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Summer meadow can cause hay fever

Summertime, and the living is easy....unless you have to drive suffering from hay fever. Yes, you can cope with a cold or a bit of a sniffle, but the runny nose, frequent sneezing, itchy, red or watery eyes, itchy throat, mouth, nose and ears and cough of allergic rhinitis affects your driving, usually at the most inopportune moment.

So IAM RoadSmart’s head of driving and riding standards, Richard Gladman, has some top tips to both drive and ride when you are a sufferer.

  • Try your best to make sure that your car is as clear as possible of dust and pollen by vacuuming carpets, mats and upholstery frequently. This will help reduce the problem.
  • Check to see if there is a pollen filter available for your car. And if your car does have one fitted, check the filter to see if it needs changing.
  • Keeping the windows closed to keep pollen out. Admittedly this is easier said than done when it is 'cracking flags' outside, so set the air-conditioning to recycle, and give the vents a good blow through with cold air to remove any dust that has gathered in them.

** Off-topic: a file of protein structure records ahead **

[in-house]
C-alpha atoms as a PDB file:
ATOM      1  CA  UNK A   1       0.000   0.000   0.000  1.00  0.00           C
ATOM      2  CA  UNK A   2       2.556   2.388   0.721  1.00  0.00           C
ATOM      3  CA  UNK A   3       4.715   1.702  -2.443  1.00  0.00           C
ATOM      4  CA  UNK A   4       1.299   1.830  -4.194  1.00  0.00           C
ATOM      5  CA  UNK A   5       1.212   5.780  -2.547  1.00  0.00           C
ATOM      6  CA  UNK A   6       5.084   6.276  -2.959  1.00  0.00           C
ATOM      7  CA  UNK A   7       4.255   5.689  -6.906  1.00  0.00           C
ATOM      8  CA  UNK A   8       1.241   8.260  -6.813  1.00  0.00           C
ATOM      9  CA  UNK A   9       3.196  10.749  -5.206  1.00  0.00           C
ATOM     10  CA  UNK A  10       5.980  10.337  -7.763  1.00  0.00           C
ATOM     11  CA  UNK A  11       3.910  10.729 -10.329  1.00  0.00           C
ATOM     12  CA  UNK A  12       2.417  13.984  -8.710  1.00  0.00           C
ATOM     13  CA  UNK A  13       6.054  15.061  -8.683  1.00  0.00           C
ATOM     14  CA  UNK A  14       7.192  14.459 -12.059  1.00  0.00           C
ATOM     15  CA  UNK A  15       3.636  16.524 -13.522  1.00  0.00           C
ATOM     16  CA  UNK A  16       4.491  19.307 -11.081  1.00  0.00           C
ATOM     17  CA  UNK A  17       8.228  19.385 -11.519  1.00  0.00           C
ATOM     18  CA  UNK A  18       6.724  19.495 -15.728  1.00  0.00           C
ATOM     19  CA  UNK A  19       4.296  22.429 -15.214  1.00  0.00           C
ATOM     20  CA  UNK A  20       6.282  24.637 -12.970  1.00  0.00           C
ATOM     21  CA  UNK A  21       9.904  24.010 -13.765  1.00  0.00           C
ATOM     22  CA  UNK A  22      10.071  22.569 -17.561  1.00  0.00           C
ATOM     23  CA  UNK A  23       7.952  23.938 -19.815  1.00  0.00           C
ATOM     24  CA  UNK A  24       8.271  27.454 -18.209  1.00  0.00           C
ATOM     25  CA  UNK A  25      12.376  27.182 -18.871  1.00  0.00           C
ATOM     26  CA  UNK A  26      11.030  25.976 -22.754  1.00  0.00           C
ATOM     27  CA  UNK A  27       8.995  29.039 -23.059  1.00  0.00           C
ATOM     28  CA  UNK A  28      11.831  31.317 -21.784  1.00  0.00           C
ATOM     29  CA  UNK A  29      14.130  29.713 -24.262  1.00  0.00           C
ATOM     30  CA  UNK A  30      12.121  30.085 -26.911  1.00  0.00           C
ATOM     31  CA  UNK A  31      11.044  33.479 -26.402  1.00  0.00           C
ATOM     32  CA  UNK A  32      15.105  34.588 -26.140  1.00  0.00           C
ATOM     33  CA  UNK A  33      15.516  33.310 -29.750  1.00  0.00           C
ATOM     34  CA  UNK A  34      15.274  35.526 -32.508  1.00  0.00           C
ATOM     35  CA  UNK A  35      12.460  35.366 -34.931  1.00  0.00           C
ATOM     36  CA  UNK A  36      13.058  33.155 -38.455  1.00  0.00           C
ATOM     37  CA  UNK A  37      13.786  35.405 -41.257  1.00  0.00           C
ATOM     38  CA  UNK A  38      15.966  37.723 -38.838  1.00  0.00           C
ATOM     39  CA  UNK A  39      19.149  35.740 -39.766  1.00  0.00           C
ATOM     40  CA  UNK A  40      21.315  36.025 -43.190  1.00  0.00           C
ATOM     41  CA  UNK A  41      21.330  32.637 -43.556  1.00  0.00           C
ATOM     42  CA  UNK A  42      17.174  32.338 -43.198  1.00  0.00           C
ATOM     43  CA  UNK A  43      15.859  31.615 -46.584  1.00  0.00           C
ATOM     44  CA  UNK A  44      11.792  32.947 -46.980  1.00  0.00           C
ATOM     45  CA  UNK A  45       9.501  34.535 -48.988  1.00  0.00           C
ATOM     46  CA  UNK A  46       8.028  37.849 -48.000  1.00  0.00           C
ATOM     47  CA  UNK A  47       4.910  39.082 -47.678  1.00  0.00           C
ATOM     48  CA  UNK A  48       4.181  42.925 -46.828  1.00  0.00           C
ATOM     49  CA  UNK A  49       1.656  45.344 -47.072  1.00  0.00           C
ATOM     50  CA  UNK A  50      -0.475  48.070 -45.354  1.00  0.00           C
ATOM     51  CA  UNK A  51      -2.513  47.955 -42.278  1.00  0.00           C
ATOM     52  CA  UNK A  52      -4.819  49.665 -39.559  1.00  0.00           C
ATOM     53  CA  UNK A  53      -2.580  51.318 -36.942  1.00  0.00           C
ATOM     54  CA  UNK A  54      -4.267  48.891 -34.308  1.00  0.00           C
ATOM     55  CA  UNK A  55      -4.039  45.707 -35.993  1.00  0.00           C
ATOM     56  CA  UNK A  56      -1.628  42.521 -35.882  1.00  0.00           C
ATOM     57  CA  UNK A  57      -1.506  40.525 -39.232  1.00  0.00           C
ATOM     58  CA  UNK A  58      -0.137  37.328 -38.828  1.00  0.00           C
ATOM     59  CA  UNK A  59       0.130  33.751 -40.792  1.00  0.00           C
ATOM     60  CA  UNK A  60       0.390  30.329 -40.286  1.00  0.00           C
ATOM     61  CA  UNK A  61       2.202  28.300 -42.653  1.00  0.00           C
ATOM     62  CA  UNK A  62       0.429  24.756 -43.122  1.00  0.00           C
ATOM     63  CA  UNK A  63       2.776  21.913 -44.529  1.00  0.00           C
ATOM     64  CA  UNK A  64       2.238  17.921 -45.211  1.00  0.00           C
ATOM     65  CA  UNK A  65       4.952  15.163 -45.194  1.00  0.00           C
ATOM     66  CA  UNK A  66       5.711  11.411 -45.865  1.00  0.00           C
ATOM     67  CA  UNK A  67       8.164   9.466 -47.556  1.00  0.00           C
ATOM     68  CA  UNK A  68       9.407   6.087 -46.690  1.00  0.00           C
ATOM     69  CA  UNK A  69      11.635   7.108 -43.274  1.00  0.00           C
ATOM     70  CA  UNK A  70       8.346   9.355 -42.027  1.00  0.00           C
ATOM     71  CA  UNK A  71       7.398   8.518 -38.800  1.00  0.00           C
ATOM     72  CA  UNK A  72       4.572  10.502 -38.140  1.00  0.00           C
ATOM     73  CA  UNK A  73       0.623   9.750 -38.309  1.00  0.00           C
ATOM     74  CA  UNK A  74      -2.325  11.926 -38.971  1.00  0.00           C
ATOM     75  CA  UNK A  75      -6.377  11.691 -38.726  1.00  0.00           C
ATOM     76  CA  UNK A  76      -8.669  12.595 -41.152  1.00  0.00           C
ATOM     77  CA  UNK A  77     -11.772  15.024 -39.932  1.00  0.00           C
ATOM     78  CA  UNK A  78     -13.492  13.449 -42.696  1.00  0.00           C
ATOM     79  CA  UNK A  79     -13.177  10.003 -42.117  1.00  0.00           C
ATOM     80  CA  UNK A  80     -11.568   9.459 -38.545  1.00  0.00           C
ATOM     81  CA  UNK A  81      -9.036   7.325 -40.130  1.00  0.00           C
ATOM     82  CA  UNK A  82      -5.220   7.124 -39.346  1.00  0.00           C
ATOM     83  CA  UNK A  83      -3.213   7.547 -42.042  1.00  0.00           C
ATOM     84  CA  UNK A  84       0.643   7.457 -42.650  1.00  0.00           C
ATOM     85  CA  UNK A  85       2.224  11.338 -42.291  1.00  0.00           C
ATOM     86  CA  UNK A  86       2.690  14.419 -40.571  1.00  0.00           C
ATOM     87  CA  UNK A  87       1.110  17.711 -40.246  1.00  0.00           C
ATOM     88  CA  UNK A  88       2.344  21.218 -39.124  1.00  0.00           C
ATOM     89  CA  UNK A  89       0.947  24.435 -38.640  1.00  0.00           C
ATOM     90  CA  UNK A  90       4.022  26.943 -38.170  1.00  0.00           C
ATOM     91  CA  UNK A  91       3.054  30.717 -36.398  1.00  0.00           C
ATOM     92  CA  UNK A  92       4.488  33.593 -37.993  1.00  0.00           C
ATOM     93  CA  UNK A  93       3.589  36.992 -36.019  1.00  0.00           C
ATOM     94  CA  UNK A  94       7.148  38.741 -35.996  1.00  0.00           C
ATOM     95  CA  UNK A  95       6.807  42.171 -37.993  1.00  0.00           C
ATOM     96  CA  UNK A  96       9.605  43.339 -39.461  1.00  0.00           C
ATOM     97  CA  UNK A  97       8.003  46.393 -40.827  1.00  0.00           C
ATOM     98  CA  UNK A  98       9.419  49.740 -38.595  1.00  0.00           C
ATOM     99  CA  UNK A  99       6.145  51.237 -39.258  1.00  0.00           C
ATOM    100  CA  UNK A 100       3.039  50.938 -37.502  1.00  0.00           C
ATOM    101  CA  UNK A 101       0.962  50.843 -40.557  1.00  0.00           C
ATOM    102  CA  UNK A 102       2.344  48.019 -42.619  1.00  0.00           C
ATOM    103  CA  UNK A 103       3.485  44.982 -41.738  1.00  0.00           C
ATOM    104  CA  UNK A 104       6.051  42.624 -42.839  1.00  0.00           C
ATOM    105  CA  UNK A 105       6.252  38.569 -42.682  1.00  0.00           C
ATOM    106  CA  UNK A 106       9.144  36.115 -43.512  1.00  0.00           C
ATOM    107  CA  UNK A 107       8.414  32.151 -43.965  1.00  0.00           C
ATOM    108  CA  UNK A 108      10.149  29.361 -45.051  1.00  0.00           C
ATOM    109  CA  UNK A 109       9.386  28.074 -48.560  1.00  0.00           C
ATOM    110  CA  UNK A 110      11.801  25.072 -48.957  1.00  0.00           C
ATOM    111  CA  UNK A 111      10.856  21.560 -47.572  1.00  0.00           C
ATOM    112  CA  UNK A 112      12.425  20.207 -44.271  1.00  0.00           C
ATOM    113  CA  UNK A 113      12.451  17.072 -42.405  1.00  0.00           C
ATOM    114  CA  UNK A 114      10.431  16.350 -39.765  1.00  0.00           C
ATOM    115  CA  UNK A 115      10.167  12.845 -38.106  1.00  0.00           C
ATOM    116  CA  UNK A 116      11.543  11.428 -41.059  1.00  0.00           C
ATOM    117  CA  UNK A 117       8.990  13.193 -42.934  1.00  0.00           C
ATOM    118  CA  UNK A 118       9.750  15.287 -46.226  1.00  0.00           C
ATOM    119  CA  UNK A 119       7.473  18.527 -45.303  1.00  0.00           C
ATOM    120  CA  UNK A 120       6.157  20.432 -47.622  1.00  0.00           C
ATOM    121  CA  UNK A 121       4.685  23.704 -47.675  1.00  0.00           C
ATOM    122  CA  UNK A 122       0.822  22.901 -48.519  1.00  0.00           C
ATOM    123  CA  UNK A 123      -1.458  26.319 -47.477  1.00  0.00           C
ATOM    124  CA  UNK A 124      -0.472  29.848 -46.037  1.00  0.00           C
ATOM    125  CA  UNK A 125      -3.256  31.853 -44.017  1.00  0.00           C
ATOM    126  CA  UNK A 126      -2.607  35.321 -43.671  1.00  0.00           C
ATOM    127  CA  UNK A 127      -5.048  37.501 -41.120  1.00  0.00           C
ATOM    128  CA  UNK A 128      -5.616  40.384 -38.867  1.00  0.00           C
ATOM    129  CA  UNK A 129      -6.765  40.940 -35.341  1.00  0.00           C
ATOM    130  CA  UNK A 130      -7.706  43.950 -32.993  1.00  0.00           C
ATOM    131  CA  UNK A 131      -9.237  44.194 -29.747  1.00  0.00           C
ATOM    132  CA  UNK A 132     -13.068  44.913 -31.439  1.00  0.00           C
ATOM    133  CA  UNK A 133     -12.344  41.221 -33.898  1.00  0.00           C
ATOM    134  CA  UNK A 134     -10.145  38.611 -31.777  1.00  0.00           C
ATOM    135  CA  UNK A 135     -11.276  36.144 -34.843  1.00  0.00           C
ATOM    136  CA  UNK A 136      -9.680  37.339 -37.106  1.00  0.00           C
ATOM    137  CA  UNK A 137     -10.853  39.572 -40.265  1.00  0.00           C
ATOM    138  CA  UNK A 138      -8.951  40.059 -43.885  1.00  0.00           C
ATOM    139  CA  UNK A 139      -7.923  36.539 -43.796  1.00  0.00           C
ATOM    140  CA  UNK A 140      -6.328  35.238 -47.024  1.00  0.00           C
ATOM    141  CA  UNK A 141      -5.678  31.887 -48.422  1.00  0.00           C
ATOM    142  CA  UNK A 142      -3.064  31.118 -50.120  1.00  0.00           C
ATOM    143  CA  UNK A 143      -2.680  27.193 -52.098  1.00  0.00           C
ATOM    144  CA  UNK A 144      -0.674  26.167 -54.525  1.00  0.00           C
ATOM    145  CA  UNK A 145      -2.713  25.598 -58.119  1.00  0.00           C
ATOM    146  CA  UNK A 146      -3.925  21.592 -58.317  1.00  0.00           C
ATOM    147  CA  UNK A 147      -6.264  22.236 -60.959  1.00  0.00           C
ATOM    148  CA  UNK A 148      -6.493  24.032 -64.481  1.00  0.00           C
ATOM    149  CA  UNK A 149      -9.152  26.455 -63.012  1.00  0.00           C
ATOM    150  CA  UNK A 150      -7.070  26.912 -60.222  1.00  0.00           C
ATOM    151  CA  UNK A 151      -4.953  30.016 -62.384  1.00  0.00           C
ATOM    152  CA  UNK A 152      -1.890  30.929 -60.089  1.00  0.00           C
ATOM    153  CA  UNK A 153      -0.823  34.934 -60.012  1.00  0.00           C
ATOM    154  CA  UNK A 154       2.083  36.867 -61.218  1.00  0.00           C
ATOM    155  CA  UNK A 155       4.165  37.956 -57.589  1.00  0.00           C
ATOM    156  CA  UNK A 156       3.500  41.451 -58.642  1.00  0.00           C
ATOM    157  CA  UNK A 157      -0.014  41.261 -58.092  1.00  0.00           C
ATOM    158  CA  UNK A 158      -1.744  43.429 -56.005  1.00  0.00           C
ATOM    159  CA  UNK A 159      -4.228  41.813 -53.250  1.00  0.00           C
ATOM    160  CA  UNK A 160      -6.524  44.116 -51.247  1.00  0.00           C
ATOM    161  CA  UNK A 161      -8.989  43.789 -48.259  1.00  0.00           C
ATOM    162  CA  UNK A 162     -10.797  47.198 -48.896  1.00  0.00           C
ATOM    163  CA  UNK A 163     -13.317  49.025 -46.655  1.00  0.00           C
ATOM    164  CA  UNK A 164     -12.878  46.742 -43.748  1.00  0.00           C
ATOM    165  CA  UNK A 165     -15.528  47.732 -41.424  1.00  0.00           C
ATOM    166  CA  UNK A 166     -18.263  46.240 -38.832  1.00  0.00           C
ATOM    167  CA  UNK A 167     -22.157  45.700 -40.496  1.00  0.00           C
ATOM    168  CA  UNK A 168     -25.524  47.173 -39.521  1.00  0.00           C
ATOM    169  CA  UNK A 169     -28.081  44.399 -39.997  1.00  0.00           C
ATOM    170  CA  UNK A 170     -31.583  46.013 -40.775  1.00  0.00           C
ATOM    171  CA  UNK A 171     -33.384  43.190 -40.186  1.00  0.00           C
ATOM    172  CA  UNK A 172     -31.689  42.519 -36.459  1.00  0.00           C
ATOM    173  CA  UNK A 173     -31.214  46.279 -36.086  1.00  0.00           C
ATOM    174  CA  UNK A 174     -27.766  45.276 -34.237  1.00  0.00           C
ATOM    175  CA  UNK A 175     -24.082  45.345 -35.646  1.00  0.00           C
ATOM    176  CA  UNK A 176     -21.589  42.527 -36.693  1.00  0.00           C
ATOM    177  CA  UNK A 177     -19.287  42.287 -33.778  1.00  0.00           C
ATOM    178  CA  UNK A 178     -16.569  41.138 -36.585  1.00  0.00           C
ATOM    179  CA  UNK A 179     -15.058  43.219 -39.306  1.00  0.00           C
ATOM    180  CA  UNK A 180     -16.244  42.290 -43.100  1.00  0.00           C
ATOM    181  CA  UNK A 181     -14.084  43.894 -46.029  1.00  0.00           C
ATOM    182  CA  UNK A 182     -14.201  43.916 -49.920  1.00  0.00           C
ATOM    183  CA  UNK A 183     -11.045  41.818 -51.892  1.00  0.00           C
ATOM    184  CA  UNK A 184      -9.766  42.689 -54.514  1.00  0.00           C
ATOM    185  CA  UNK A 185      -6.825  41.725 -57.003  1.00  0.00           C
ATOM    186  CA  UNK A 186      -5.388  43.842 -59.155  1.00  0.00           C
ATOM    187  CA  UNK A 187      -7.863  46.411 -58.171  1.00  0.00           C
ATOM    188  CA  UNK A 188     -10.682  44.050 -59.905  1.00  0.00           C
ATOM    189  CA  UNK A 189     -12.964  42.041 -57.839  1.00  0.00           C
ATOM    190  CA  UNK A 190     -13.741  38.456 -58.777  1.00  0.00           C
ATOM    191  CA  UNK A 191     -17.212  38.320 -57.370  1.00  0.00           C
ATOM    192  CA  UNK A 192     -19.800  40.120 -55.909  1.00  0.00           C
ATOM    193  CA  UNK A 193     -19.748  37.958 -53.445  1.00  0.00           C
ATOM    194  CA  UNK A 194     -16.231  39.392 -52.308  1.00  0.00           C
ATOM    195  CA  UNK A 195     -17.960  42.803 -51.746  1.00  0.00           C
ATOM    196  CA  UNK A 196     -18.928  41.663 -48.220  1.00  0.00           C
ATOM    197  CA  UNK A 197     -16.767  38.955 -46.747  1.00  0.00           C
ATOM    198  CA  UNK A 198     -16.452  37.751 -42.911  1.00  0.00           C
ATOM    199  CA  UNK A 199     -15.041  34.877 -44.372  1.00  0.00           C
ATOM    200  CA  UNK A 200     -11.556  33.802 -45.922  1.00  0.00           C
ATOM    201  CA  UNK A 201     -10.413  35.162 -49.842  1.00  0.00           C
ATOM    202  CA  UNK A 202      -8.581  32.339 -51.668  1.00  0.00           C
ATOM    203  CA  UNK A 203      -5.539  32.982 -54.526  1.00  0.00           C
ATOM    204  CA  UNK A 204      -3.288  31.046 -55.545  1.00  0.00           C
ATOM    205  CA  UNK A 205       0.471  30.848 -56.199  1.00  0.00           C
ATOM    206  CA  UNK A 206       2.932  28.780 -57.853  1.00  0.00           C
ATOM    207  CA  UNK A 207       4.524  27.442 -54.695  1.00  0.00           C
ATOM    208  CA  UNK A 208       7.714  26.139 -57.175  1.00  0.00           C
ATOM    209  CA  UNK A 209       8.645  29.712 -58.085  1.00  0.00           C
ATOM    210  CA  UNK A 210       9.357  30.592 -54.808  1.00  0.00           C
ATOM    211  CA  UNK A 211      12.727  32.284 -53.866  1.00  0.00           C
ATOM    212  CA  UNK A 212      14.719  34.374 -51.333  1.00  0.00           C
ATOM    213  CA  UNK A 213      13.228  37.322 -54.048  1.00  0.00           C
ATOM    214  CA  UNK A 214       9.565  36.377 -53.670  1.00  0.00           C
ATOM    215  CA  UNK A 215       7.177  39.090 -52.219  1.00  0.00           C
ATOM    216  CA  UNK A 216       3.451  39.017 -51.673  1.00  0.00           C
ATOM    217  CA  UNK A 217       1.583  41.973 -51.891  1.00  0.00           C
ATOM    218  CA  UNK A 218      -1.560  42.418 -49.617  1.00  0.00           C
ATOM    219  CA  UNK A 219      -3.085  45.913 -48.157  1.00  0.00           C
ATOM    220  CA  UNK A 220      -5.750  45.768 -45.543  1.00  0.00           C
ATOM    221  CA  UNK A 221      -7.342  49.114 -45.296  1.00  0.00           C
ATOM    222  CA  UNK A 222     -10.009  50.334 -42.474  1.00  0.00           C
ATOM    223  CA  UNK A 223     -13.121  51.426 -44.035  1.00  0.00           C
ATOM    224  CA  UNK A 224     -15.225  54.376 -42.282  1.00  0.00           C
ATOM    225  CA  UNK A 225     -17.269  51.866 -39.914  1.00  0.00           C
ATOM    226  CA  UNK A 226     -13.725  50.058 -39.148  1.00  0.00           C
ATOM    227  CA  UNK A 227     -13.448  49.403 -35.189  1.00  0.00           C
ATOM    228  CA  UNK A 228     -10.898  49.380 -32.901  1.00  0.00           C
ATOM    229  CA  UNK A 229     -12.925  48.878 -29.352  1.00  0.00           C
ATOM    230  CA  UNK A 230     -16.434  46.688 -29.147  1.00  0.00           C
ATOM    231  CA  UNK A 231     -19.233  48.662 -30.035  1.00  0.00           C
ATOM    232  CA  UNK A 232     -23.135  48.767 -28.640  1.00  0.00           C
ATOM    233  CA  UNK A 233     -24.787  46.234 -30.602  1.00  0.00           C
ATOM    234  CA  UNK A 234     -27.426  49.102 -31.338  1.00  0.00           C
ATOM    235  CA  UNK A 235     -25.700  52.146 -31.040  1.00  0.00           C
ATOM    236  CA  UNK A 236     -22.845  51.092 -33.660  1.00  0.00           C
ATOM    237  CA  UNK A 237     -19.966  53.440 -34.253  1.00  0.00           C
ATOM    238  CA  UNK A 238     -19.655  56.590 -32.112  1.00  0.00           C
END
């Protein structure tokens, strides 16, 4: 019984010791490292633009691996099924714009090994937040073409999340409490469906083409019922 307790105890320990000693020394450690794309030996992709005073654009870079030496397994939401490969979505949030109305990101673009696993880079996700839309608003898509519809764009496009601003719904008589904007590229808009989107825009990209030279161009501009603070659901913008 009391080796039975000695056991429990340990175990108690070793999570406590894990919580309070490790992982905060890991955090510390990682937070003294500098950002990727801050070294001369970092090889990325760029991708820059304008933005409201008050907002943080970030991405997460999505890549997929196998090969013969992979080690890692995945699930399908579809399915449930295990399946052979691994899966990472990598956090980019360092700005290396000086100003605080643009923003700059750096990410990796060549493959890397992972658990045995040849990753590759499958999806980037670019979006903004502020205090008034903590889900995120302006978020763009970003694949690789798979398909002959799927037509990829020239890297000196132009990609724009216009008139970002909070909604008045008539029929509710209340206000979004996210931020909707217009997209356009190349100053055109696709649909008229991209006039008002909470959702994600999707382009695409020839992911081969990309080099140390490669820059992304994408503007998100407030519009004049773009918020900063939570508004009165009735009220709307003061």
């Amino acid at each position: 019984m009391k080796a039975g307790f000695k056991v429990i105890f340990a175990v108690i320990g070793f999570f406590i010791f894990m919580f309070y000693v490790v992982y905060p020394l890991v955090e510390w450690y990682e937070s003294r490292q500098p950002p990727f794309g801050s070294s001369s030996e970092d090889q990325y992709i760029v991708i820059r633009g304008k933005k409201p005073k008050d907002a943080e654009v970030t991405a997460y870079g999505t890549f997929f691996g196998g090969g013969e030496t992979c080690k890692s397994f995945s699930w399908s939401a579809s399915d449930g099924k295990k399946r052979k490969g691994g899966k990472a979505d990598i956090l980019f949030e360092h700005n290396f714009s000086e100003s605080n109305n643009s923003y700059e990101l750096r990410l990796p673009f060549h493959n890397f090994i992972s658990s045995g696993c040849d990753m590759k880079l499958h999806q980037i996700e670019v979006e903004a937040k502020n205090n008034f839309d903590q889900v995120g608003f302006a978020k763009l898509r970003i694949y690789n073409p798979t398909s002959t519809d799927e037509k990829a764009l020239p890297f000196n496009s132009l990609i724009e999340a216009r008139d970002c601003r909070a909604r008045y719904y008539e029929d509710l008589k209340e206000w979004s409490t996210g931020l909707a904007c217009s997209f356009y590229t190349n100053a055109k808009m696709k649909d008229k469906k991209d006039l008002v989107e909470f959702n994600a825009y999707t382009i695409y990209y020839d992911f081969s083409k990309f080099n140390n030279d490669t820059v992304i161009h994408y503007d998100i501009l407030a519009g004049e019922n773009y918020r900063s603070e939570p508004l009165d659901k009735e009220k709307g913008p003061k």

• Many drivers take medication, but make sure that you get the non-drowsy version to avoid driving tired. And grabbing the first 'cure' you can find in a chemist is dangerous as it can cause drowsiness. Shake off the effects of the itchy nose and runny eyes and read the label or ask the pharmacist.
  • When driving, keep tissues close to hand to avoid taking your eyes off the road. 
  • Put a few dabs of Vaseline inside your nostrils before setting off as this helps trap pollen and avoids it irritating the nasal hairs.
  • Be aware that you can sneeze at any time, so slow down or drop back from the vehicle in front, just in case you do. If you think you're going to sneeze, try to stop in a safe place, especially if you are prone to sneezing fits.
  • Wearing sun glasses can help – but be careful of the double whammy of tinted glasses and tinted windows.

Richard concludes: "If you are struggling to see and sneezing as well, you can’t be safe on the road. Visit your pharmacist or GP to see if they can offer driver-friendly medication. Check your medication effects here. And if in doubt, stay off the road and look for another mode of transport."